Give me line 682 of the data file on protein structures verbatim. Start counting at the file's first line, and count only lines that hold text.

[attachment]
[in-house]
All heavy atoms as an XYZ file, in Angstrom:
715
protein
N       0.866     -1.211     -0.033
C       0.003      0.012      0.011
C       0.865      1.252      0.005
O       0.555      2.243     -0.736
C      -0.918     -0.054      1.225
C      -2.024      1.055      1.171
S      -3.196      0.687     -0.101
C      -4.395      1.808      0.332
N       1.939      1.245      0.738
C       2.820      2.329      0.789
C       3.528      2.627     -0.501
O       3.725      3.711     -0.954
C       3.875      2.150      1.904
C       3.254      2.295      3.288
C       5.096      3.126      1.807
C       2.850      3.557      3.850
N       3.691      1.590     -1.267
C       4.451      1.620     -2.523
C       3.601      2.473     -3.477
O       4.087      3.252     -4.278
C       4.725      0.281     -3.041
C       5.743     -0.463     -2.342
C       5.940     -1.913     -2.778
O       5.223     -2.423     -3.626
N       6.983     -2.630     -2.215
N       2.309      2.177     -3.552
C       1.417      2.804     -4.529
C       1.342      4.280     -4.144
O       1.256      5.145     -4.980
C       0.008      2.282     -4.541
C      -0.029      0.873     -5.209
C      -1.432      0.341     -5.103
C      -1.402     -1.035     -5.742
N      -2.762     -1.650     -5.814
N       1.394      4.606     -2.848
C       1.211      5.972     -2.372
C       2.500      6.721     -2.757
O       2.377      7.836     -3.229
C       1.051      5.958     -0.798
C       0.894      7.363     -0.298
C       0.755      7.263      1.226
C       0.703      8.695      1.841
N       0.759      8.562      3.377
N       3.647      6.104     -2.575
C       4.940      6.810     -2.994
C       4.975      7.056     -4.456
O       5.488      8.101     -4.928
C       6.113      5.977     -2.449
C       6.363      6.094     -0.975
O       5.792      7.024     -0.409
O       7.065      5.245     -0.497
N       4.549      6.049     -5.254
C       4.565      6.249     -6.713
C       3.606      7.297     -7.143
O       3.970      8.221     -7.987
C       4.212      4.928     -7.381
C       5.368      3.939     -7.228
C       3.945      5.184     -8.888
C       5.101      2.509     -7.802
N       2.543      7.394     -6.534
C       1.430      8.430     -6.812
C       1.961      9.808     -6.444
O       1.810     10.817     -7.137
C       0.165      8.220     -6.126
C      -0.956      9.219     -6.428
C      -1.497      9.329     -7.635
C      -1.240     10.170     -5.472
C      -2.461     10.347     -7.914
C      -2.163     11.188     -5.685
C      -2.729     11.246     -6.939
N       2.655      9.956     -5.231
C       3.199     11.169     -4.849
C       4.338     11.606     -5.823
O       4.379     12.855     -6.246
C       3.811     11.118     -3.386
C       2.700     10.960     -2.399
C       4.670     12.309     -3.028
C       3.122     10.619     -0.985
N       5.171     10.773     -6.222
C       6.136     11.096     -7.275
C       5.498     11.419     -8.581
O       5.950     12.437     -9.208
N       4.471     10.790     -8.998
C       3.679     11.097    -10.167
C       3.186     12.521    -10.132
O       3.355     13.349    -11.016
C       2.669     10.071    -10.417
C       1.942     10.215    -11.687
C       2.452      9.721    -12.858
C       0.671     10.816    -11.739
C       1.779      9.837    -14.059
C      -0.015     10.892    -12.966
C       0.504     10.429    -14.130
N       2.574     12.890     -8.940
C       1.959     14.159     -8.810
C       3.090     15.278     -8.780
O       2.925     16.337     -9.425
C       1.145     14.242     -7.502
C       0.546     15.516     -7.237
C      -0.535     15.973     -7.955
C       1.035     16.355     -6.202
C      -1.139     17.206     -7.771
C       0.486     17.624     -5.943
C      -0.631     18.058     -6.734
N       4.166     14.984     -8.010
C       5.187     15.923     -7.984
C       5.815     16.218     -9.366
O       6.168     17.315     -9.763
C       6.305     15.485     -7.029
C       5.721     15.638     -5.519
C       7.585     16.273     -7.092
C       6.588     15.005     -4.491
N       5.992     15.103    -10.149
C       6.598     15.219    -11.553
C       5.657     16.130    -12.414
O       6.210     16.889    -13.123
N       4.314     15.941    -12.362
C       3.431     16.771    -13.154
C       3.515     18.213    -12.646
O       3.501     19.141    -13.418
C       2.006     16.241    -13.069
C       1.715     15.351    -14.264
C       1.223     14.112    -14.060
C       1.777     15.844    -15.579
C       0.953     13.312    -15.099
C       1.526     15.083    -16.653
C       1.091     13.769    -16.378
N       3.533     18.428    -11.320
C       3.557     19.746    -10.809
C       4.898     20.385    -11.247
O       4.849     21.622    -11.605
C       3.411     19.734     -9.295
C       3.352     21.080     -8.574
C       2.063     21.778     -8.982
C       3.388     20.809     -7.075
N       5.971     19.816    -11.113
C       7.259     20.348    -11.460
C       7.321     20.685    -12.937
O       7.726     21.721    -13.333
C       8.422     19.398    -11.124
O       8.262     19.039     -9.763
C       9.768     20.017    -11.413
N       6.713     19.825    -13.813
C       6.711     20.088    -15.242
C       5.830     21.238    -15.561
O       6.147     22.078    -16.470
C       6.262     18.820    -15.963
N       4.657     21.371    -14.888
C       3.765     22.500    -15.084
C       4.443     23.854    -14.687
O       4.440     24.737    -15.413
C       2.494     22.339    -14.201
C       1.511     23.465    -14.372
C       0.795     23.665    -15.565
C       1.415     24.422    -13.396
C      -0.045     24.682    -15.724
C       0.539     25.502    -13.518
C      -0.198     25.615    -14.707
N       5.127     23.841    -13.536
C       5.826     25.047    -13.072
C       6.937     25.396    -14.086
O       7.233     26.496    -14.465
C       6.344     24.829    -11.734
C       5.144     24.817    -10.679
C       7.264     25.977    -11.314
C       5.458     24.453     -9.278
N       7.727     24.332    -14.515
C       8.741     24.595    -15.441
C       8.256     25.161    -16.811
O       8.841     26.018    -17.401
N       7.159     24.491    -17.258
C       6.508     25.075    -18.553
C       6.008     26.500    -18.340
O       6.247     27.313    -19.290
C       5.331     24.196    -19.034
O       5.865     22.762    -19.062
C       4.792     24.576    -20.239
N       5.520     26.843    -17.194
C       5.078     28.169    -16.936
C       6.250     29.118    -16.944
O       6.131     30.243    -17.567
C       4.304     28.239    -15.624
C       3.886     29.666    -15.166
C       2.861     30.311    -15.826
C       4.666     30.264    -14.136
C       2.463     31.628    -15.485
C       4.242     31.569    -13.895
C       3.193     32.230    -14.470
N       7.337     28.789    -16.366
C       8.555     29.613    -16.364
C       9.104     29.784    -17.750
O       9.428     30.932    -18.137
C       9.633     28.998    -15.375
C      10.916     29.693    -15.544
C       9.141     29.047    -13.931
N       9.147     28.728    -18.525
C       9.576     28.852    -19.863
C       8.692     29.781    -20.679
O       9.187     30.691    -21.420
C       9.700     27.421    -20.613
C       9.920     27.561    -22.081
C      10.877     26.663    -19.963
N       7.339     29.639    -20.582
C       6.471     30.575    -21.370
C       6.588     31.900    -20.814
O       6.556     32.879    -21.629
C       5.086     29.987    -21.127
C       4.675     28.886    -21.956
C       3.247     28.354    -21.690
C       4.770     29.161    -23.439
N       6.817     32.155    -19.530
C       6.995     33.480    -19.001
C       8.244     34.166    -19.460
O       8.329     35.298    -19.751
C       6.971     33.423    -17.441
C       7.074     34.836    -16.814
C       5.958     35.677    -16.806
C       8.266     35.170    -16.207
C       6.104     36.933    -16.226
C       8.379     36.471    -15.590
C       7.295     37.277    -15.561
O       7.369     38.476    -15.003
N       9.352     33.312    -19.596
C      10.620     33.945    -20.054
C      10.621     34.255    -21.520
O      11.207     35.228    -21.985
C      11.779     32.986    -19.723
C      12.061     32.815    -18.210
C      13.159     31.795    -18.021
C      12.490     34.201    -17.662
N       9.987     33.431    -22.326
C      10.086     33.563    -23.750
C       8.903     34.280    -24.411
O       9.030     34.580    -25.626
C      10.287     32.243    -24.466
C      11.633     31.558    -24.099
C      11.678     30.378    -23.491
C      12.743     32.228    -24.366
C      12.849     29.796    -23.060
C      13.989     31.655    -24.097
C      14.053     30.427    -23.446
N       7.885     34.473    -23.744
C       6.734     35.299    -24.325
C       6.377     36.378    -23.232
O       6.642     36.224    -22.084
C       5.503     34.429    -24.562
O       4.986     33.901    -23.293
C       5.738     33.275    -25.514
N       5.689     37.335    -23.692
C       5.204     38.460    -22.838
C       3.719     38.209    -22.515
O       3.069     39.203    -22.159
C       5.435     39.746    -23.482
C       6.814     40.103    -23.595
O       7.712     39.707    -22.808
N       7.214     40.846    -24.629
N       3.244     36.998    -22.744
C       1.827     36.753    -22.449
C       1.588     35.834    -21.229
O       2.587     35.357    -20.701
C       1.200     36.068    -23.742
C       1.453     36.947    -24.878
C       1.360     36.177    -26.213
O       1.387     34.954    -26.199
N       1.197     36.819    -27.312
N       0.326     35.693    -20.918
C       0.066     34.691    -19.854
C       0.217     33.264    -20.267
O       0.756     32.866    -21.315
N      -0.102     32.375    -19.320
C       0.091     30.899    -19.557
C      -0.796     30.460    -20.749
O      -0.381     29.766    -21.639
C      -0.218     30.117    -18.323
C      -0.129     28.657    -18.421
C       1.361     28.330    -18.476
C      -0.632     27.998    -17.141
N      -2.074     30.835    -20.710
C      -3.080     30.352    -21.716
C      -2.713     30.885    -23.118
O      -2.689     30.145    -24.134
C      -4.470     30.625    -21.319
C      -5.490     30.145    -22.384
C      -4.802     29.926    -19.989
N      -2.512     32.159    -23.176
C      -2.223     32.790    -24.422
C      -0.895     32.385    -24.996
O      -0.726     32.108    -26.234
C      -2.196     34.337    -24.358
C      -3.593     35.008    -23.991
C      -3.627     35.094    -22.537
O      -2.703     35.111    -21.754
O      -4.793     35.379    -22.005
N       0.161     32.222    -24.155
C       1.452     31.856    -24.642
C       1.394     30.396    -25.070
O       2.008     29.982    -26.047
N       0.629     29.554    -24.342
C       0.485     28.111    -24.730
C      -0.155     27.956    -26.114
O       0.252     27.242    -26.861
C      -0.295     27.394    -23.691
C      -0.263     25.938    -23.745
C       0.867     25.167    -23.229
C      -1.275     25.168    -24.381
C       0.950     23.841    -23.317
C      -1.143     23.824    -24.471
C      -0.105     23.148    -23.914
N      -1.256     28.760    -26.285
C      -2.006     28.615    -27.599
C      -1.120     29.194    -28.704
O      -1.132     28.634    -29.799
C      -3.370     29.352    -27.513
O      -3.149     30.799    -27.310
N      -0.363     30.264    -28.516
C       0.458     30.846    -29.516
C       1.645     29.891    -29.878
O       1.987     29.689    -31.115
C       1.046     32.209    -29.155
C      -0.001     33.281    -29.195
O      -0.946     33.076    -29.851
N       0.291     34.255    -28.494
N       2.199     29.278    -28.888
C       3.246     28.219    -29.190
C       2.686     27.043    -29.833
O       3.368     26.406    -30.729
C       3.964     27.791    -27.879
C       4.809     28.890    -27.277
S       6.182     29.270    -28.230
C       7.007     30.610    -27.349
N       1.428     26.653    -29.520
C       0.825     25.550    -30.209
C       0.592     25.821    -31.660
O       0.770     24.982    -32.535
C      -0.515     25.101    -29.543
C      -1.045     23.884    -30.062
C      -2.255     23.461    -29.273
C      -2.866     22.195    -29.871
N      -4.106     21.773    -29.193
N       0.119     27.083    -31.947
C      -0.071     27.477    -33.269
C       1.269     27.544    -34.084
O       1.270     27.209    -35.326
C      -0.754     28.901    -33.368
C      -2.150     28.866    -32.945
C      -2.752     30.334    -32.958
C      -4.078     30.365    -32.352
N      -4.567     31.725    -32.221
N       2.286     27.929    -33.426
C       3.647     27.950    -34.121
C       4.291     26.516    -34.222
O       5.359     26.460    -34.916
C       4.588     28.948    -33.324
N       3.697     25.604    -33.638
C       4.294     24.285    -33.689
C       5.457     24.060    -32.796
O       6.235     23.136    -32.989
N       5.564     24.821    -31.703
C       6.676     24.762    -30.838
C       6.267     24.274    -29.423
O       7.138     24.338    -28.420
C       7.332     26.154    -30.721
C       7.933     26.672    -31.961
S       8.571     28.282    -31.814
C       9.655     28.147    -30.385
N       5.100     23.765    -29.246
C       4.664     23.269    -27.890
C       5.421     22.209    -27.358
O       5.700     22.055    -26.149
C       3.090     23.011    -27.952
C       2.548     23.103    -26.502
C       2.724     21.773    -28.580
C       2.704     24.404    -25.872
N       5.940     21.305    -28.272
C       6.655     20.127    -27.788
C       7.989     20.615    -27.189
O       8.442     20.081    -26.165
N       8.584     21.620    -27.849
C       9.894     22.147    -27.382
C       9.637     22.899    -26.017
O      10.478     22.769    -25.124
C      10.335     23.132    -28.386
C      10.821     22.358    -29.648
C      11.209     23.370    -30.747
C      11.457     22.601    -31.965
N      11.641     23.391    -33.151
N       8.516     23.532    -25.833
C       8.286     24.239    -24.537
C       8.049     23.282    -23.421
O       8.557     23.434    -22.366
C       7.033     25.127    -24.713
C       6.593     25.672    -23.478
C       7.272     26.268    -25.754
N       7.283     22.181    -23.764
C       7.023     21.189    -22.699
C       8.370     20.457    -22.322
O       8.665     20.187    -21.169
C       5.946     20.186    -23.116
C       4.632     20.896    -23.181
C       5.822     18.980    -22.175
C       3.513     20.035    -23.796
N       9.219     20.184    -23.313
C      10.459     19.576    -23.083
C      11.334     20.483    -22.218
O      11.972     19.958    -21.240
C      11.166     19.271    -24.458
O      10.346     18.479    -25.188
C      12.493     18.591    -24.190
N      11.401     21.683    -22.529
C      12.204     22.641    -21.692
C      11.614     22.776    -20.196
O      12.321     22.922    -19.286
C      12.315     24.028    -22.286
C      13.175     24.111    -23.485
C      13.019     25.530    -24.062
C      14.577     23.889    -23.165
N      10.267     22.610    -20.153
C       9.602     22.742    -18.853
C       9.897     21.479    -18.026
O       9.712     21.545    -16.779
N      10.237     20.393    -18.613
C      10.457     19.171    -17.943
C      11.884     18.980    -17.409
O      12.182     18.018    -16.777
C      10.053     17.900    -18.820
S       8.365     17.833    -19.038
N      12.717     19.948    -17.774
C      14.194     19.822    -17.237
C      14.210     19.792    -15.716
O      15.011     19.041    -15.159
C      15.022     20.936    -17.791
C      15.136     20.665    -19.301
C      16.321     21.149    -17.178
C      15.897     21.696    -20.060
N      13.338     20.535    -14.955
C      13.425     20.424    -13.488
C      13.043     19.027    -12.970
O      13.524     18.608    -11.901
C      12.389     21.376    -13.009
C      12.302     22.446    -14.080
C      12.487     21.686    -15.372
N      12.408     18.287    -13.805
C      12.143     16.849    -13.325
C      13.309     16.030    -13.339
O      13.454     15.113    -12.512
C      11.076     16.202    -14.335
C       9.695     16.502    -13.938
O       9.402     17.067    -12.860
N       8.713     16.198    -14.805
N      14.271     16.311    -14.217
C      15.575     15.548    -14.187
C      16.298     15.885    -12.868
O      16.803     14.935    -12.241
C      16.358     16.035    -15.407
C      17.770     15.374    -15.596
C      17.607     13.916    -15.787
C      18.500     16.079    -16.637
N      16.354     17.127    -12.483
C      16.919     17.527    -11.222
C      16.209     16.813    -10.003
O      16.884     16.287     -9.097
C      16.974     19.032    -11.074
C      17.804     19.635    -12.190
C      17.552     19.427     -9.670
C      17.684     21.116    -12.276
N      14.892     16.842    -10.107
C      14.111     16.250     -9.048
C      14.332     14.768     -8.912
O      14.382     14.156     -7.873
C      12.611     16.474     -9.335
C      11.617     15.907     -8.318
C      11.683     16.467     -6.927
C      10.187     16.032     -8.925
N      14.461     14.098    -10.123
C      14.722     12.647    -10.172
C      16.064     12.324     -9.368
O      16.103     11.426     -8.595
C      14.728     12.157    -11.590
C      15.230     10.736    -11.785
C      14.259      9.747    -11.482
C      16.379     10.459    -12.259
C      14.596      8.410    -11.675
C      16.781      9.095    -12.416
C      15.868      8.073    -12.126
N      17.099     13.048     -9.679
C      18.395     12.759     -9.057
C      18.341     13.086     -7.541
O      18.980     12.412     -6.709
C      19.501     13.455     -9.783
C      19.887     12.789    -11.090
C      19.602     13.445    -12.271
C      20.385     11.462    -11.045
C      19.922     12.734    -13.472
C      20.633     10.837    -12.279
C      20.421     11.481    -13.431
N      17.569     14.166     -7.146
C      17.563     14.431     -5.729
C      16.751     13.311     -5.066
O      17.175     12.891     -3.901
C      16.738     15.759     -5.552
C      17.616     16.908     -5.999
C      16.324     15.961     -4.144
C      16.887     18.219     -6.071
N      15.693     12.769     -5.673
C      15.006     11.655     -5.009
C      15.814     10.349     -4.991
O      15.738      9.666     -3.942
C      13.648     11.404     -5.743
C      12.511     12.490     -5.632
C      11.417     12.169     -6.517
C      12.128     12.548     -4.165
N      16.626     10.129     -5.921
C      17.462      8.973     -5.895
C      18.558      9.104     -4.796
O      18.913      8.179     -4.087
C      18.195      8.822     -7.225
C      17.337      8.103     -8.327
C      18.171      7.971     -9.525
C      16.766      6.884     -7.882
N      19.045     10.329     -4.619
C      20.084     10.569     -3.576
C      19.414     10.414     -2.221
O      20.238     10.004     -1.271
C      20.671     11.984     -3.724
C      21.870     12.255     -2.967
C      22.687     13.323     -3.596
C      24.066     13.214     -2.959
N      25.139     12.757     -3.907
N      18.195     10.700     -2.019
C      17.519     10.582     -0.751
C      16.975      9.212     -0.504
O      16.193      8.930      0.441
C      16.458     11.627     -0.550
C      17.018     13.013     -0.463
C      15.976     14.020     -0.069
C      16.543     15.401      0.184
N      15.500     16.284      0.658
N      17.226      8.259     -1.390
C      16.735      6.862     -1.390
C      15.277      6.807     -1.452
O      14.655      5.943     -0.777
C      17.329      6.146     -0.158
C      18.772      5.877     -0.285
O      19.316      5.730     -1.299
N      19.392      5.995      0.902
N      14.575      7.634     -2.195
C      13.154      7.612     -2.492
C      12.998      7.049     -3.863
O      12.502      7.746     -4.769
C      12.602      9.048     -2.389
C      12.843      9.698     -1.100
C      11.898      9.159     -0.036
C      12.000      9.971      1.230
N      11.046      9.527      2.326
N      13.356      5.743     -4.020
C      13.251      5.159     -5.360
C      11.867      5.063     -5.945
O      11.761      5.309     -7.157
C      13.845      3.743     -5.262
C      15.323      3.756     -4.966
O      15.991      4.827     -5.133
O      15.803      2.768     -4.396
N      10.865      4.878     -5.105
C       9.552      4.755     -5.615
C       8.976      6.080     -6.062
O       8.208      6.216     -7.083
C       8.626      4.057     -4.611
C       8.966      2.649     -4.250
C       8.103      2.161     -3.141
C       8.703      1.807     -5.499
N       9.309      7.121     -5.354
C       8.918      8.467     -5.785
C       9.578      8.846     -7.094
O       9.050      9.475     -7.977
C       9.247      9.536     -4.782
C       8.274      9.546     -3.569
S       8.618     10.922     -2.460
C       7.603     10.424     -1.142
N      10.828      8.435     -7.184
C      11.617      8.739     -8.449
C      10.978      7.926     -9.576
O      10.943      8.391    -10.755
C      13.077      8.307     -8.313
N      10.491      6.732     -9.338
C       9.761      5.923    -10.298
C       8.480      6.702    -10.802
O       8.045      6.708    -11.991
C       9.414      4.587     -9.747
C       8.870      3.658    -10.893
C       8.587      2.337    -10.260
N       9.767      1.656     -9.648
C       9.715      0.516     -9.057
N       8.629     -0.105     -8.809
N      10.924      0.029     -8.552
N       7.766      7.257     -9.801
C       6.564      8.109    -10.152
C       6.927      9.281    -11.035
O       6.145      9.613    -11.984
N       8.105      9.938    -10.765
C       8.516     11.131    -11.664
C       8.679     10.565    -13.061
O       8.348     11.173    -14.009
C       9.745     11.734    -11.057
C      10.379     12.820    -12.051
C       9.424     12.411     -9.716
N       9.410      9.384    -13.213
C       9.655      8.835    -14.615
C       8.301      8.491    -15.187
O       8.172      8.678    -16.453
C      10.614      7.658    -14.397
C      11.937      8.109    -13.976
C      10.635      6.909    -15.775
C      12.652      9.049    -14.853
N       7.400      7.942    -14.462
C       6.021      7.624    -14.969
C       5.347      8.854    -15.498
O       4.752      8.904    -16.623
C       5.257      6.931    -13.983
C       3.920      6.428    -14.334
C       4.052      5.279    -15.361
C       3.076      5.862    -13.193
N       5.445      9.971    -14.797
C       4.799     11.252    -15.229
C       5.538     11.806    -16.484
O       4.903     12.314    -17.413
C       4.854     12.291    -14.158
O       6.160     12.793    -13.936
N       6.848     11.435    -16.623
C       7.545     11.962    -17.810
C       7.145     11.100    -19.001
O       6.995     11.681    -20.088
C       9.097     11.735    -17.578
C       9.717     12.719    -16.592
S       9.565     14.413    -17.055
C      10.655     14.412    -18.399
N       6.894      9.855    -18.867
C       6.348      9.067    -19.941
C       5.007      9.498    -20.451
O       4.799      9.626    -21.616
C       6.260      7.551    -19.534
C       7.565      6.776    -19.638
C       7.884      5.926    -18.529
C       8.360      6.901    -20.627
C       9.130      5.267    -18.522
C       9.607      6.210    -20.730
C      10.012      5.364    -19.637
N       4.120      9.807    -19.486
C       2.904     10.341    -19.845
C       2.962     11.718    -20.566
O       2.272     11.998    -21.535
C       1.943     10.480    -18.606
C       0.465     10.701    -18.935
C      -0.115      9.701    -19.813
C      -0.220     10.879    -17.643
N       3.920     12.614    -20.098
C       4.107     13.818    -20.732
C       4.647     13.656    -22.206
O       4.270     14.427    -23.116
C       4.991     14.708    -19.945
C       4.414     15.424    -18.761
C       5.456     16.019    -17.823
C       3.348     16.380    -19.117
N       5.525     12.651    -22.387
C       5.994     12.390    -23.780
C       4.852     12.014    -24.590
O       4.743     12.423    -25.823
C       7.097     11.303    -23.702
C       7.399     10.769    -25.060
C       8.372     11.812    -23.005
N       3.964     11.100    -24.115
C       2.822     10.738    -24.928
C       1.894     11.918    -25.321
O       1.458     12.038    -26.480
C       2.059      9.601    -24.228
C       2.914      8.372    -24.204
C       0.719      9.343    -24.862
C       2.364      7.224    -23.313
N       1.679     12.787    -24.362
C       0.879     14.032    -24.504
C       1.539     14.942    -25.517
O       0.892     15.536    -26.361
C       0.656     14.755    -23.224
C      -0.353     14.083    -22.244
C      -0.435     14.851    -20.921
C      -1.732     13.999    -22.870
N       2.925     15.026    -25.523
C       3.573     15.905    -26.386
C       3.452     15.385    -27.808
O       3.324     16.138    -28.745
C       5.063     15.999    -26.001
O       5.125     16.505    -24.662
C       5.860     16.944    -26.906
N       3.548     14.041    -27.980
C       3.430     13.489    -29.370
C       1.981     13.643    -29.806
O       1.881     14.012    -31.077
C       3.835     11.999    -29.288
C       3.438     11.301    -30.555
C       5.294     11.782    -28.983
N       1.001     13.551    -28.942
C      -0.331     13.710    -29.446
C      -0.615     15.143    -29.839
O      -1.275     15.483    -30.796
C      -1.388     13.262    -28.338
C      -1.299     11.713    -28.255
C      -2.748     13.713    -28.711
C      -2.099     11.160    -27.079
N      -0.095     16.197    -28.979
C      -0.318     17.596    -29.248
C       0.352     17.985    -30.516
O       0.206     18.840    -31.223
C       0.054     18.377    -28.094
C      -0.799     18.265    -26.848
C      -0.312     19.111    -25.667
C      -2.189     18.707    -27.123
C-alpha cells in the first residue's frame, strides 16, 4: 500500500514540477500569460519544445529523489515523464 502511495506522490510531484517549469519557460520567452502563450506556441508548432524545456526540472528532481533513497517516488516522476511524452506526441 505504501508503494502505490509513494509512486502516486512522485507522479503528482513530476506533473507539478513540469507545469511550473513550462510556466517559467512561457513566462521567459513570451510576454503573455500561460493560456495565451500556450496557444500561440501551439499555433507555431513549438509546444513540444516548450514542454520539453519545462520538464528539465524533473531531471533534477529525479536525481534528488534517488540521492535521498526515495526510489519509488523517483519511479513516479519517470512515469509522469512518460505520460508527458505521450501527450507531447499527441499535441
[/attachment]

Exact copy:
N       1.679     12.787    -24.362